Paddling through Amazonian rivers and coming face to face with dangerous wildlife is all in a day’s work for Pip Stewart. ELLEN BIRD chats to the adventurer who believes life is worth living to the full.
ADDLING THE ENTIRE LENGTH OF THE ESSEQUIBO RIVER was the first time I truly understood what it was like to be human. Myself and two friends decided to paddle the third-longest river in the Amazon after learning it had never been done before. None of us had much kayaking experience, which was hilariously terrifying, yet exciting. It was the most physical thing I’ve ever done. In preparation, we spent the winter training with the Wai Wai group in Guyana, the guides we paddled the river with. From spending months with this indigenous community, I learned about jungle survival and incredible life lessons – it was truly a privilege.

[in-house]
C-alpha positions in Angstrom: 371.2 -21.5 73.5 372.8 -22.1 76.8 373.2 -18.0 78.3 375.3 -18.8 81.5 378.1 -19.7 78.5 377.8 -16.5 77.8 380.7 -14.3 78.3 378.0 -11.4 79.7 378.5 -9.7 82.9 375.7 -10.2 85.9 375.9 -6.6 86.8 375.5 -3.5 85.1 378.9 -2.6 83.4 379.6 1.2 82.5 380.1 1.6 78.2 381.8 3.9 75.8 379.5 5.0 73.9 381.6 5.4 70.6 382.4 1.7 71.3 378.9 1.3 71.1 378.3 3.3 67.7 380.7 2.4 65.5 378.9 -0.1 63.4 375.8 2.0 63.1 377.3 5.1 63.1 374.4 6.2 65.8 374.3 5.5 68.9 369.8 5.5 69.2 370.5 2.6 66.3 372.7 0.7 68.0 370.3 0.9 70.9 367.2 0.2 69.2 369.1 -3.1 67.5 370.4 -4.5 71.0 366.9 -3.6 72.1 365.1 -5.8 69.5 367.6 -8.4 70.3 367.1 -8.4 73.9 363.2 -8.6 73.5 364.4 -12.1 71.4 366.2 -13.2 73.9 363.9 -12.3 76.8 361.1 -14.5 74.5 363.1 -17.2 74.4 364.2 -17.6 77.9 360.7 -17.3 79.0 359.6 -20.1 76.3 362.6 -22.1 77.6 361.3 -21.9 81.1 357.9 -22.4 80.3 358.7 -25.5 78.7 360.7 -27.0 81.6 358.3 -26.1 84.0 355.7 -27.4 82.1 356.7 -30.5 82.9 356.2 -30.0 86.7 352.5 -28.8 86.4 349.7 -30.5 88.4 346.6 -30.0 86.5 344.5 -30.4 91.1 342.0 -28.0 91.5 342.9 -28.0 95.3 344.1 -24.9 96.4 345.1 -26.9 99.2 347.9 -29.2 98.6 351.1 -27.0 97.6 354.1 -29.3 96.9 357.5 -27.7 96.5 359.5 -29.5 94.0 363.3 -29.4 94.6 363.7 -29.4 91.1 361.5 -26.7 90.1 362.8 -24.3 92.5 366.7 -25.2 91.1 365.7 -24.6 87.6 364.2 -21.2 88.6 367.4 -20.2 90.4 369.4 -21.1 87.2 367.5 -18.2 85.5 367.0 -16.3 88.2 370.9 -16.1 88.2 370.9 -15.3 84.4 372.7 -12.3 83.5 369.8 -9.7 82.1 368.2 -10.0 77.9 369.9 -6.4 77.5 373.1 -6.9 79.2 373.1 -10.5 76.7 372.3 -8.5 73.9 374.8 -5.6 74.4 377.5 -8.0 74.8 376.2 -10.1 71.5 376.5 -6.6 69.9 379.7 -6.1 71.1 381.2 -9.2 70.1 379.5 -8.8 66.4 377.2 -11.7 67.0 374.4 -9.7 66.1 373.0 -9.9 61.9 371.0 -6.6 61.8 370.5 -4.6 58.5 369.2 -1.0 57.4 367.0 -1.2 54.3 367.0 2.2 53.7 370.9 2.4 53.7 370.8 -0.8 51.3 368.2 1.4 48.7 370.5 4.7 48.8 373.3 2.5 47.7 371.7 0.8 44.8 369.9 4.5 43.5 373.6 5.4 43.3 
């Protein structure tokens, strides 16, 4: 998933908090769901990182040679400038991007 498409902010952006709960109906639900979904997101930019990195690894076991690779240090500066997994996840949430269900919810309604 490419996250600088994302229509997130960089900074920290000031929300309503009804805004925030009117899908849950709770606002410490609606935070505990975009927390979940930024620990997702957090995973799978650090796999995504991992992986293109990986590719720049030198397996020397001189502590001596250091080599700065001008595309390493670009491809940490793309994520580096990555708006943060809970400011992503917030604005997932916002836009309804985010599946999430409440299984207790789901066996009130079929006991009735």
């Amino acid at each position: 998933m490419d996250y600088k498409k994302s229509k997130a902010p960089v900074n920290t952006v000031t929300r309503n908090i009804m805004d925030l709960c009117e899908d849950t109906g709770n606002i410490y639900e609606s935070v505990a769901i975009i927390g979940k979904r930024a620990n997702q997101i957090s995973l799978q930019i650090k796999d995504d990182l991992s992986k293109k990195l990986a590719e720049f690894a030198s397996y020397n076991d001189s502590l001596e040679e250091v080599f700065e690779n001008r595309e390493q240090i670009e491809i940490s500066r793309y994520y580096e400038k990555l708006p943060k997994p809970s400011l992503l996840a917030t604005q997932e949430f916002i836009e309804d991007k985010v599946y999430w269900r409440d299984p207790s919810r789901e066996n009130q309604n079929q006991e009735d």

I’VE NEVER FOUND BEING A WOMAN TRAVELLER AN OBSTACLE. If anything, it’s been advantageous. I’ve experienced unbelievable hospitality. In certain cultures, mothers and children would trust me more, which has been amazing for opening up conversations and learning from them. There’s no denying women are more vulnerable, but listen to your gut, approach situations with more caution when alone, and trust your instincts.
AFTER ALMOST BEING ATTACKED BY THE JUNGLE’S MOST DANGEROUS SNAKE, the labaria, I really struggled mentally. My friend quickly killed the snake with his machete, but I had many sleepless nights after that. It forced me to confront the danger of what I was doing. I confided in my group that I was having a hard time processing it, and I overcame it with their support.
Catch Pip Stewart at the Thrive Festival at the Convention Centre Dublin March 30-31, thrivefestival.ie.
Photography by Jon Williams.
Read the full interview with Pip in the March issue of IMAGE Magazine, on sale nationwide now.